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Substitute teacher gets his job back pronto after suspension for bin Laden writing

Saturday, September 22, 2001

By Carmen J. Lee, Post-Gazette Education Writer

City school officials have reinstated a substitute teacher who was suspended Thursday because of a quote he wrote in a newspaper margin about Osama bin Laden.

District spokeswoman Pat Crawford said that after school officials met with John Gardner yesterday, his "writings were found to be benign" and "there was a misunderstanding."

Gardner, 51, of Stanton Heights, who had been in danger of losing his job, will now be paid for Thursday. His name will be placed back on the substitute list so that he can be called in when needed.

Because the call-up list is automated, the incident will not affect how often Gardner is called in, Crawford said.

But she added that given the country's feelings toward bin Laden, the Islamic extremist who is a prime suspect in last week's terrorist attacks, it was understandable that staff members at Rooney Middle School were worried about Gardner's notes.

She also said he should not have been working on a personal project on school time and, had he been focused on his teaching work, "this wouldn't have happened."

Gardner said Thursday that he had been taking notes on comments from newscasts for a book he's writing on making the best of bad situations, called "On the Wings of Adversity."

He said he had written several comments on the margins of a newspaper page, including: "Osama bin Laden did us a favor. He vulcanized us, awakened us and strengthened our resolve."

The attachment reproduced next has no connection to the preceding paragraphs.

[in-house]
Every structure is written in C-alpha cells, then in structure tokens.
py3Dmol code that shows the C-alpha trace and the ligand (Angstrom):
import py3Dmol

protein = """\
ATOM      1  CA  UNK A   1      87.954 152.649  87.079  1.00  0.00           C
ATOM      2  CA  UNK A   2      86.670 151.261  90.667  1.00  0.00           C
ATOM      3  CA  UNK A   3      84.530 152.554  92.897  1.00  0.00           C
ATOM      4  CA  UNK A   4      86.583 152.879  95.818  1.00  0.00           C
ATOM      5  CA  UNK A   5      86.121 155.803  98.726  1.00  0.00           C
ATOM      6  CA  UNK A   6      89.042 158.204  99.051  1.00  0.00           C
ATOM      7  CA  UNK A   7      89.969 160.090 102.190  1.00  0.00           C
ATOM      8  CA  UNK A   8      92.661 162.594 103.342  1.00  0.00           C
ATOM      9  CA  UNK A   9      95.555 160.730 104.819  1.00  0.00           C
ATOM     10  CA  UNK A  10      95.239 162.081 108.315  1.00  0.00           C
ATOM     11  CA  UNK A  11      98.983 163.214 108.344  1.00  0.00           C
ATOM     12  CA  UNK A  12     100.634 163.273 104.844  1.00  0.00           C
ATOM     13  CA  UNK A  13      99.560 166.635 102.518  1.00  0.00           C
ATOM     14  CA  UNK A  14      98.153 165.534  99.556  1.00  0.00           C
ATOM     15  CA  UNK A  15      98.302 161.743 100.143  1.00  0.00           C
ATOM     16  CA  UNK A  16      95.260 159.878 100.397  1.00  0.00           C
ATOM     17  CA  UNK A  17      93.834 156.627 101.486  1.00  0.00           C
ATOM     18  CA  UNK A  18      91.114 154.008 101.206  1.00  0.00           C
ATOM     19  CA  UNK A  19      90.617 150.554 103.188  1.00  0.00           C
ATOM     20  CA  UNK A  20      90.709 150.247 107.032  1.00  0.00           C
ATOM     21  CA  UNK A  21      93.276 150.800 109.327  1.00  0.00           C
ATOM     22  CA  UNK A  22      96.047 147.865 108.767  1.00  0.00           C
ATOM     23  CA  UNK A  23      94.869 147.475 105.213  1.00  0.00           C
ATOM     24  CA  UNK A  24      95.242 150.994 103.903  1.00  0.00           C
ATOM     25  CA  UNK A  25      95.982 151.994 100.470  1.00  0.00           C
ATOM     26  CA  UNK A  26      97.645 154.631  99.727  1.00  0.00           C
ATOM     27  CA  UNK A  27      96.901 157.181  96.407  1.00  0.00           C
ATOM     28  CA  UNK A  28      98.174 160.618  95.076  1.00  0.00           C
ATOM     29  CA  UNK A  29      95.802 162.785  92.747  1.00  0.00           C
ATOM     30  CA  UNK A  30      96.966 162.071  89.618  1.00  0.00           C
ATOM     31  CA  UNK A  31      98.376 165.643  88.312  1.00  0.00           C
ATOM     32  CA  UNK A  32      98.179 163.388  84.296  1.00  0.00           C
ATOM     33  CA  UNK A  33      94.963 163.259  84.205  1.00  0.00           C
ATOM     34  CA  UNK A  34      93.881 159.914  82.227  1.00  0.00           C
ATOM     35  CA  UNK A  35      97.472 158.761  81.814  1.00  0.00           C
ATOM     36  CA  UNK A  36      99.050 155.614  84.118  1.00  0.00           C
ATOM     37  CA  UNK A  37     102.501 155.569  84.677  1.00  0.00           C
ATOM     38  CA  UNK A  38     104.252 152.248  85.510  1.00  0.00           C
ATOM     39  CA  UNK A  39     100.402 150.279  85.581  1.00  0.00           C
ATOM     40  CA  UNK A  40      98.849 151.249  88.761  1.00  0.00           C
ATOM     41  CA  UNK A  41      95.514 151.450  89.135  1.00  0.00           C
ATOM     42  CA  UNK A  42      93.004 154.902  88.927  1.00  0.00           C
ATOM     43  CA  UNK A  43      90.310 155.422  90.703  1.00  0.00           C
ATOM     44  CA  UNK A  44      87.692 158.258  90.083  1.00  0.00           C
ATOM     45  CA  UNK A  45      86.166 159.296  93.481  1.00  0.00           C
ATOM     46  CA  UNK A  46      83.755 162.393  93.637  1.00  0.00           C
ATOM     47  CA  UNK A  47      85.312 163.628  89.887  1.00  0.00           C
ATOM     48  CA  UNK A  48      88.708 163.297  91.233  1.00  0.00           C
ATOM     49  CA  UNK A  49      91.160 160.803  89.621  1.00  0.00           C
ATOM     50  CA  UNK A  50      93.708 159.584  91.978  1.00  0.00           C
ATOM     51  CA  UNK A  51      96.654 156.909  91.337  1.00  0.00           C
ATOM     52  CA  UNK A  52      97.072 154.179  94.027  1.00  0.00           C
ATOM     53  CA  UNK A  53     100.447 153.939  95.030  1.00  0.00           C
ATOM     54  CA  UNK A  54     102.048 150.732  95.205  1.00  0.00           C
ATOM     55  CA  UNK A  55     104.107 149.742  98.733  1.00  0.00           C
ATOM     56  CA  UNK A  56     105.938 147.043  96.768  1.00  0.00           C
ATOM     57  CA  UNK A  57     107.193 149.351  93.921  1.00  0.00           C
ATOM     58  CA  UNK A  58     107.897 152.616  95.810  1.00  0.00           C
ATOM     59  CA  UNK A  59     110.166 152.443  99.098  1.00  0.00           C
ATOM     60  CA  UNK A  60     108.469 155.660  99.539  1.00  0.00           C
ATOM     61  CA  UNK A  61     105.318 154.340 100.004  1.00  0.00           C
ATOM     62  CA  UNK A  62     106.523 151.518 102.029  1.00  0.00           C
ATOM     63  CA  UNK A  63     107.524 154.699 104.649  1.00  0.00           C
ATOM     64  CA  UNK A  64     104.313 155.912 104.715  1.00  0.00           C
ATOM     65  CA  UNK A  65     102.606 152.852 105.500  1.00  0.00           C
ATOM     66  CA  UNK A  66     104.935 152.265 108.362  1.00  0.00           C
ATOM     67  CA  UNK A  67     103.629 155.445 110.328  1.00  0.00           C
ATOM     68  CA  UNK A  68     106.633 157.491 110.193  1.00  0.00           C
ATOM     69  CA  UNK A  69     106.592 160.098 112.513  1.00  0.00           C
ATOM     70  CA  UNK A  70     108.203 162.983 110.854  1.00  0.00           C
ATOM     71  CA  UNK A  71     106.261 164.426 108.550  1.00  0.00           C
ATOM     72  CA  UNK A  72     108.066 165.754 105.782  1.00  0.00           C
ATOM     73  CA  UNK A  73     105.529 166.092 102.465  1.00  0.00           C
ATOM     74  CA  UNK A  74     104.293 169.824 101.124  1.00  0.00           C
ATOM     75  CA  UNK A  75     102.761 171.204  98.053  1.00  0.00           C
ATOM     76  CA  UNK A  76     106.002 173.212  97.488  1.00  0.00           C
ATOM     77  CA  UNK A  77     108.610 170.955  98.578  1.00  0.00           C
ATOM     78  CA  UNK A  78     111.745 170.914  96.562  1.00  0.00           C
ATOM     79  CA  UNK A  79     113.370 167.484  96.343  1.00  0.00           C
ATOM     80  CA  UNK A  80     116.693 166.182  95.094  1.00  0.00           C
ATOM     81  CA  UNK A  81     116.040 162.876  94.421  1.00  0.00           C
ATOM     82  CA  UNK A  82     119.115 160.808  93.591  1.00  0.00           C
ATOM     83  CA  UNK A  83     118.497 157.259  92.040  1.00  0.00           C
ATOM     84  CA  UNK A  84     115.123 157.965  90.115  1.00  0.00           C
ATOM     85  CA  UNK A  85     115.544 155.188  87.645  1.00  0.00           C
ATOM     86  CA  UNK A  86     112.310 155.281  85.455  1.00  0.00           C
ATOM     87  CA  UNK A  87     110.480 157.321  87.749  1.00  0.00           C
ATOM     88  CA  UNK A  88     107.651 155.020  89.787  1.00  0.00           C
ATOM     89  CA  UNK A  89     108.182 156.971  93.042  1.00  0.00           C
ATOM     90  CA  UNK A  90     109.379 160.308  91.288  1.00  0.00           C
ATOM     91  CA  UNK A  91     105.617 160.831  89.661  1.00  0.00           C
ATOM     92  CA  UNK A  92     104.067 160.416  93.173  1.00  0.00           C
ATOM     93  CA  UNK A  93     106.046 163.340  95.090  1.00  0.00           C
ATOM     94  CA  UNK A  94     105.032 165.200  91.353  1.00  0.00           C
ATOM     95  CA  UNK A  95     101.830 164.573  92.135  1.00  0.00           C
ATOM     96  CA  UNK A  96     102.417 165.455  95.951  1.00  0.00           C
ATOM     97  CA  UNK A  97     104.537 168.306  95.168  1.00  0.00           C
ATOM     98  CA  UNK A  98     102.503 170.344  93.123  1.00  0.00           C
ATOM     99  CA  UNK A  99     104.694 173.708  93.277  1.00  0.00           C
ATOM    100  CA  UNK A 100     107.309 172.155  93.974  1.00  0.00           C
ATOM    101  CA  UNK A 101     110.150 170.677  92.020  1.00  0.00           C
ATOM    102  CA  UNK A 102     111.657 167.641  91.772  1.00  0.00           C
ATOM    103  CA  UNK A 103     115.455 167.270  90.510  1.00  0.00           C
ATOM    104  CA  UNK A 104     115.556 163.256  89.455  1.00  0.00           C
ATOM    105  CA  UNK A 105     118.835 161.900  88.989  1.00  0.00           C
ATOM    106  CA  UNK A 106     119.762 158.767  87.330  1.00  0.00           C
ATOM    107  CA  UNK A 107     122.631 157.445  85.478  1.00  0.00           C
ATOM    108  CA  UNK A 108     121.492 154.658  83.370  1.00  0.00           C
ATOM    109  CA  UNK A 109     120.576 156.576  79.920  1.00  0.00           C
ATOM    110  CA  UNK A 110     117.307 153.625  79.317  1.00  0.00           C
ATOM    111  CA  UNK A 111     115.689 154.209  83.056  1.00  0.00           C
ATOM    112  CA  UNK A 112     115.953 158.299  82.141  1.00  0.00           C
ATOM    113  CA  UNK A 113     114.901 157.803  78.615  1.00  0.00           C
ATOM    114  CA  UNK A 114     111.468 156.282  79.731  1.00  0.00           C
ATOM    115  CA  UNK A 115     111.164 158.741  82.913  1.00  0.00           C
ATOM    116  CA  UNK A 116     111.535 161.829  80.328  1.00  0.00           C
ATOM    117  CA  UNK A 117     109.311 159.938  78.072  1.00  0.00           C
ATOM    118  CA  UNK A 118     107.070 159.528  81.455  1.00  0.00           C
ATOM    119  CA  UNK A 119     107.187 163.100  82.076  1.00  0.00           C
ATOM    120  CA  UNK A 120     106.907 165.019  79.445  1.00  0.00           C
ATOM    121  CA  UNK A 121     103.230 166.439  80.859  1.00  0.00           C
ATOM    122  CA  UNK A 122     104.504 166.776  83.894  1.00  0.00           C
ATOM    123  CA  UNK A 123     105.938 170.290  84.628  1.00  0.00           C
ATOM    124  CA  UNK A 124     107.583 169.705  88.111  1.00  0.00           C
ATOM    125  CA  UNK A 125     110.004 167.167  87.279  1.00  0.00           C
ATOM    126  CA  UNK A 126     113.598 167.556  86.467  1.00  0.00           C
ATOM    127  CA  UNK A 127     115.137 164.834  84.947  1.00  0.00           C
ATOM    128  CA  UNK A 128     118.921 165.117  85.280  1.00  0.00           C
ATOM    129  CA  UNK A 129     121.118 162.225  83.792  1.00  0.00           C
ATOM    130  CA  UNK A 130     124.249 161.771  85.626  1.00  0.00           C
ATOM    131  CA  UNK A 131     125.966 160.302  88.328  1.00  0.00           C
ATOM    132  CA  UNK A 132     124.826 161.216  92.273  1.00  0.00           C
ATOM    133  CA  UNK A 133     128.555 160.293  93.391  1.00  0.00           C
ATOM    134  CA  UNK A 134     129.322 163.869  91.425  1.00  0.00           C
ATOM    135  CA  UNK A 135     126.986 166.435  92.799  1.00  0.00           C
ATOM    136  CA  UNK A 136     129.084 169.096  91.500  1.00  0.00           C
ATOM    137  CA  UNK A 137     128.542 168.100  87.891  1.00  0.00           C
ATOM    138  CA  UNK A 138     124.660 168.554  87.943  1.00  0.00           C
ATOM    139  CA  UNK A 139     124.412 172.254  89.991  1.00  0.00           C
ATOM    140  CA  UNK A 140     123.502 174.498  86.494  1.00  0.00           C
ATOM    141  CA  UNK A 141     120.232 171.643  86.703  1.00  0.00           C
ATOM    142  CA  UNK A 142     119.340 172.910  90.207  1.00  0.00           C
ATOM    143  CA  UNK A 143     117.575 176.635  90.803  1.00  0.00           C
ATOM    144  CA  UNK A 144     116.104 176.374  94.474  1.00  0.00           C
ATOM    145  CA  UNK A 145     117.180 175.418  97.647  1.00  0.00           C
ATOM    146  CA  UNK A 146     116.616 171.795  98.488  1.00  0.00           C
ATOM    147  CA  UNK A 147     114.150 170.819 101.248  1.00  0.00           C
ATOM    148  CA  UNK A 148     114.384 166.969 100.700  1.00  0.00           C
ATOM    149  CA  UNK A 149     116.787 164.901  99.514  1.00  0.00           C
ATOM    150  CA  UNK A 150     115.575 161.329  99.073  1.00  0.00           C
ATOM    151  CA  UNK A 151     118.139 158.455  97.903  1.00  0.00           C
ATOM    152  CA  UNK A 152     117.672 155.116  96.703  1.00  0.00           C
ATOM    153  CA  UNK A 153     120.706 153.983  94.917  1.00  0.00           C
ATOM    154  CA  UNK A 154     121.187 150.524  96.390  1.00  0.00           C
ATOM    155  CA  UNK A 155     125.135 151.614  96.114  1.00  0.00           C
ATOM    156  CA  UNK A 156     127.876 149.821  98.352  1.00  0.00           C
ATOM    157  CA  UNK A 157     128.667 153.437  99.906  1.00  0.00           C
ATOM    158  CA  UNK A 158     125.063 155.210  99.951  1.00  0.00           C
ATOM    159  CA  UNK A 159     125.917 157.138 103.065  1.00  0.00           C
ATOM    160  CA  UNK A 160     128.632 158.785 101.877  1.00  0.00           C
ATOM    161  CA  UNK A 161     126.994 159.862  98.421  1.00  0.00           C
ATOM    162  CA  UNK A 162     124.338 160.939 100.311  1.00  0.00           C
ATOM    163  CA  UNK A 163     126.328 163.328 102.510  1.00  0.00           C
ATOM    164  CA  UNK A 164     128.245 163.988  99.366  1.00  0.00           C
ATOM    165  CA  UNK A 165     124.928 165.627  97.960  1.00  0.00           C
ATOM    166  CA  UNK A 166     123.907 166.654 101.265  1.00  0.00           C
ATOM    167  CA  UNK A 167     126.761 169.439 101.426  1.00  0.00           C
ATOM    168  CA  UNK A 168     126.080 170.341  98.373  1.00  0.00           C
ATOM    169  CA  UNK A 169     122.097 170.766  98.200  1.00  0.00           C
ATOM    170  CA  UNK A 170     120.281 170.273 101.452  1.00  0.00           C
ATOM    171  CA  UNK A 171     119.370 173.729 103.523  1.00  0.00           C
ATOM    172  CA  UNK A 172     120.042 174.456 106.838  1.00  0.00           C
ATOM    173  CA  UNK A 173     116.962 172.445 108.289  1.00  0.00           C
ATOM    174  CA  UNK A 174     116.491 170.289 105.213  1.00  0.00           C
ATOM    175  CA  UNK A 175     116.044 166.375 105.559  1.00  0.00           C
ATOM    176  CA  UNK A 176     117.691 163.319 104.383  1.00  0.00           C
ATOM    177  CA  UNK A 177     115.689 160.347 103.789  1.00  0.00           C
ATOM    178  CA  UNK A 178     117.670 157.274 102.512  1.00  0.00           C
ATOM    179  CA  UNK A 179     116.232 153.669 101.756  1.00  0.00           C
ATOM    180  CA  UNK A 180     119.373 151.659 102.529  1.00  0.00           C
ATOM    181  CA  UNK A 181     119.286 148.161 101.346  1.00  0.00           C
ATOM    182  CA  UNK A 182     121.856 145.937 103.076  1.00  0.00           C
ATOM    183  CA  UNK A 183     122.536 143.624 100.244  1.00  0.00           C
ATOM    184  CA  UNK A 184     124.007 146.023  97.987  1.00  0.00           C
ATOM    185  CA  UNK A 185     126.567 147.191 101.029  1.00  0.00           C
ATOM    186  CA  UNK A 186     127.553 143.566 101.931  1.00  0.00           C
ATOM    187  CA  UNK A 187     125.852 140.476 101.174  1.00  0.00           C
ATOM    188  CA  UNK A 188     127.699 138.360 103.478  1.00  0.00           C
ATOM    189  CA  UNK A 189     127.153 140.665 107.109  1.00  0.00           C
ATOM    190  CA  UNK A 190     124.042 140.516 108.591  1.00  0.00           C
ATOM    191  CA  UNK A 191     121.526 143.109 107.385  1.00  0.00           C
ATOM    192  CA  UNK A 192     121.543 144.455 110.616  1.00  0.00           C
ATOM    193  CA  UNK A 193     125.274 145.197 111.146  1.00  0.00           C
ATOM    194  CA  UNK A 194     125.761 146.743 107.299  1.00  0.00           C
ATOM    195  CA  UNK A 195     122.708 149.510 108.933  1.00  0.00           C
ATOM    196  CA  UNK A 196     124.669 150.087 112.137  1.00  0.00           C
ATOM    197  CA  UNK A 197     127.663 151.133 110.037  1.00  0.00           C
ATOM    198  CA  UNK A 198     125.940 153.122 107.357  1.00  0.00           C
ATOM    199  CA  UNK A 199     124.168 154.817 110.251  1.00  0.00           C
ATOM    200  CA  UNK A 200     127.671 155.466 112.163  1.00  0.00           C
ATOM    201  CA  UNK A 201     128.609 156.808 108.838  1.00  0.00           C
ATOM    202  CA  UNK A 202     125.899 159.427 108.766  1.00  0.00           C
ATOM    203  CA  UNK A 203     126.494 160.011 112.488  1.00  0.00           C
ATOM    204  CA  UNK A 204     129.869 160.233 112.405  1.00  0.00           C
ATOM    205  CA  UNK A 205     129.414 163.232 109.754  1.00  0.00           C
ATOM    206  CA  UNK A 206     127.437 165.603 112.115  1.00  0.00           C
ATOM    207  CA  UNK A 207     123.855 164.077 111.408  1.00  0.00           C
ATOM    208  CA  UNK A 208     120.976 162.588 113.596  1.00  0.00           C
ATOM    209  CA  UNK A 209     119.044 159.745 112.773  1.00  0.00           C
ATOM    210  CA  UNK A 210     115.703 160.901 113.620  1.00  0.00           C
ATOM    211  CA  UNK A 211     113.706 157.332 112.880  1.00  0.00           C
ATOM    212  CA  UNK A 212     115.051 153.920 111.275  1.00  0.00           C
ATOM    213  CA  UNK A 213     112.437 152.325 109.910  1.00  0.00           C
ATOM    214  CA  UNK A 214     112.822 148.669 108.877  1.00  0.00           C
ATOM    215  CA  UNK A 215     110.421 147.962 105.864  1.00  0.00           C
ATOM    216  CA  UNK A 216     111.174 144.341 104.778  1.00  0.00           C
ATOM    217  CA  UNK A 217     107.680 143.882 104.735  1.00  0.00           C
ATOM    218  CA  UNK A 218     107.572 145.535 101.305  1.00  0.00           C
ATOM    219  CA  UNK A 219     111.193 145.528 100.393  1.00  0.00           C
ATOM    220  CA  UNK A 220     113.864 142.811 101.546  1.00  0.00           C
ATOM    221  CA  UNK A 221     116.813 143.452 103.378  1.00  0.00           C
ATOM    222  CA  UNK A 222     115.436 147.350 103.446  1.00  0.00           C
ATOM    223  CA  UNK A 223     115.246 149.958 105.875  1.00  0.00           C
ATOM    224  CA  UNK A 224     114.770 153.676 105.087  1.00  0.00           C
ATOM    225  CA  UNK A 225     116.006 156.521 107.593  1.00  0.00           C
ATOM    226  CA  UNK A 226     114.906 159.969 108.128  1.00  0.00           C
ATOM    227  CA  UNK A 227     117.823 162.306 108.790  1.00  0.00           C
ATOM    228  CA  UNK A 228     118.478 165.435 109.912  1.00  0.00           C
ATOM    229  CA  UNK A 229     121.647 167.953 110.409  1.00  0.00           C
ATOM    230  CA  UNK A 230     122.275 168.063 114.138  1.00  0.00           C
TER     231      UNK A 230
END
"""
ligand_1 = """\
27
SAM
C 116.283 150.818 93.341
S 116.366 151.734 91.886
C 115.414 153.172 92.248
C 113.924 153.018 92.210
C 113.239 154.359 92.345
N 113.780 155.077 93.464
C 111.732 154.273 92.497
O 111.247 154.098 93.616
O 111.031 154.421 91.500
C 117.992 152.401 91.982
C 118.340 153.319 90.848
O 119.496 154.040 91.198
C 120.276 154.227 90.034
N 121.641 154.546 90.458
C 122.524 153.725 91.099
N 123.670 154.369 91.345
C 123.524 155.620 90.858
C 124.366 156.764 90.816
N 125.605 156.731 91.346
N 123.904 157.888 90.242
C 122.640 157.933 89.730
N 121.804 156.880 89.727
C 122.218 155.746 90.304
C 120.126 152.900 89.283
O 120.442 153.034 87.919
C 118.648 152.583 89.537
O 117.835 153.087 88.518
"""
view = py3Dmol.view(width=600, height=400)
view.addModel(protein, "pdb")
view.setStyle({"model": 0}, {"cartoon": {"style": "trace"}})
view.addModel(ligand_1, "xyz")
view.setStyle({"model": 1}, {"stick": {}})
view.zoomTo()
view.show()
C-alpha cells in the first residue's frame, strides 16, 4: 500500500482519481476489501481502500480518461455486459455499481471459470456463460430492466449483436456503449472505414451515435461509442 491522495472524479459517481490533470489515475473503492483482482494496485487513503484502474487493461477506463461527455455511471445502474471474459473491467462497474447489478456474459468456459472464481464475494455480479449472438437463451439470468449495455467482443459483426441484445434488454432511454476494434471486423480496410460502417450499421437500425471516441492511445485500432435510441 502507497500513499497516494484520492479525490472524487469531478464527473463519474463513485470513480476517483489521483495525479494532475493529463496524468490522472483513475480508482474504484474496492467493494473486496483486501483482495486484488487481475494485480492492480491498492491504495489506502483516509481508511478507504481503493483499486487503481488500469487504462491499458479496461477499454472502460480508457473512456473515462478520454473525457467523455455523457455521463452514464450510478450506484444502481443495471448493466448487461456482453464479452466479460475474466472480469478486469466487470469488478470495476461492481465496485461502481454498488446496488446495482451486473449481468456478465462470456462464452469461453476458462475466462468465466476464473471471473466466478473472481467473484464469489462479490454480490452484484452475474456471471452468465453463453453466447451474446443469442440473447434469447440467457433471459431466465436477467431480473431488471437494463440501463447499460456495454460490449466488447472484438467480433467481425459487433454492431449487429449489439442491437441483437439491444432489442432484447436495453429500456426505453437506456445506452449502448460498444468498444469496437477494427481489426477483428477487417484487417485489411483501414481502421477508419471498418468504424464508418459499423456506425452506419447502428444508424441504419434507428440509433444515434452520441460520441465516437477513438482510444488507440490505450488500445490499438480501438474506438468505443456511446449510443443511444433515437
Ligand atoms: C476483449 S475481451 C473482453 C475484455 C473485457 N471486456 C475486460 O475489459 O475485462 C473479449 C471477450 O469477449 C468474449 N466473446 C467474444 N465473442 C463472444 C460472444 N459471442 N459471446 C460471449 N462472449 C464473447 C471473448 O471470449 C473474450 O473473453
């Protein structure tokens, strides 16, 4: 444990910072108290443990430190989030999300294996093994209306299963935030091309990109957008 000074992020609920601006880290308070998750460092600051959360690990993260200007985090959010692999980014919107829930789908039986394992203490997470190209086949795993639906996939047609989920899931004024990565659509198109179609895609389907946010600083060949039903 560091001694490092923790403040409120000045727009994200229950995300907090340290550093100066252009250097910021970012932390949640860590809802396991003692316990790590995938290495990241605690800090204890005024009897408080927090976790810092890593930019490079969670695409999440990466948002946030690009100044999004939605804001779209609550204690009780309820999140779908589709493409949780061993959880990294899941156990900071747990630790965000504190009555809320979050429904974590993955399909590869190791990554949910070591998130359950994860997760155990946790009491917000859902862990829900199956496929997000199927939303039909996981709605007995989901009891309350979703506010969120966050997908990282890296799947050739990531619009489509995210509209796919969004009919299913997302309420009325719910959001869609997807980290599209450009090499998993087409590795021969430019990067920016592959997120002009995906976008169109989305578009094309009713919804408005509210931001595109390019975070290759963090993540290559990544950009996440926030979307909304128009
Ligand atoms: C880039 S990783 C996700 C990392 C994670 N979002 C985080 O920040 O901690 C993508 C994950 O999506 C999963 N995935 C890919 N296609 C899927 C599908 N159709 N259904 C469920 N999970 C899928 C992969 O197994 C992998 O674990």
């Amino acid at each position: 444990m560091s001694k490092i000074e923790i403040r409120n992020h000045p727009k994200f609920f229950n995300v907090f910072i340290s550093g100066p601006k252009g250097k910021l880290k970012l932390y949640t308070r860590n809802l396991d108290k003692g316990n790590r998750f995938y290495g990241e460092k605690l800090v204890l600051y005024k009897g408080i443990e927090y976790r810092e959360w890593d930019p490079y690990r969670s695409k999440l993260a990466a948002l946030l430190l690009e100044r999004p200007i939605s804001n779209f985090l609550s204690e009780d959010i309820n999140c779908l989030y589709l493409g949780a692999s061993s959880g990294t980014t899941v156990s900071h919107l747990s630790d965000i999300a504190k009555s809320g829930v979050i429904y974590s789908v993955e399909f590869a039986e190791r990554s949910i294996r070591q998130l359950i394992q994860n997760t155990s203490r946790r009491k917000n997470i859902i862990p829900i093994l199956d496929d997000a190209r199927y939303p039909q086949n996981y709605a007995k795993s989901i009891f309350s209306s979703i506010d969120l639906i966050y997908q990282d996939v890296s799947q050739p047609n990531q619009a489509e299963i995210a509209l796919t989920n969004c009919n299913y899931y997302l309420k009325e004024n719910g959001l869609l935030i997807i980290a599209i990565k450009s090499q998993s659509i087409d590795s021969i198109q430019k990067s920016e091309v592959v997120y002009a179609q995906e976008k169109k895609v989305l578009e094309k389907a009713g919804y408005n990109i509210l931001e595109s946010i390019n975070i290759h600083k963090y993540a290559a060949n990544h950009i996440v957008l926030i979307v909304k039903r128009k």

Gardner said he transferred those remarks and others from the newspaper to a notebook before class Thursday and then threw the newspaper away while another teacher was in the room.

Soon after his class started, he was escorted off campus by four school police officers and given a letter from school officials saying he had been released as a city district substitute until further notice. A report of the incident said Gardner had only written: "Osama bin Laden did us a favor!"

Witold Walczak, head of the Pittsburgh chapter of the American Civil Liberties Union, who talked with school officials on Gardner's behalf, said he doesn't believe Gardner did anything wrong Thursday and that the issue involved his free speech rights.

"Any way you slice it or dice it, what school officials did here was because they didn't like what he wrote," Walczak said.

He added that while school officials were justified in investigating the situation because of their concerns, the misunderstanding would have been avoided had they talked with Gardner on Thursday rather than waiting until yesterday.

Gardner also said he wished school officials had talked with him sooner, and he remains concerned about how the incident will affect his reputation in the district.

"I'm glad it was resolved," he said, "but if we have to be afraid to express our opinions, Osama bin Laden would have had a victory."

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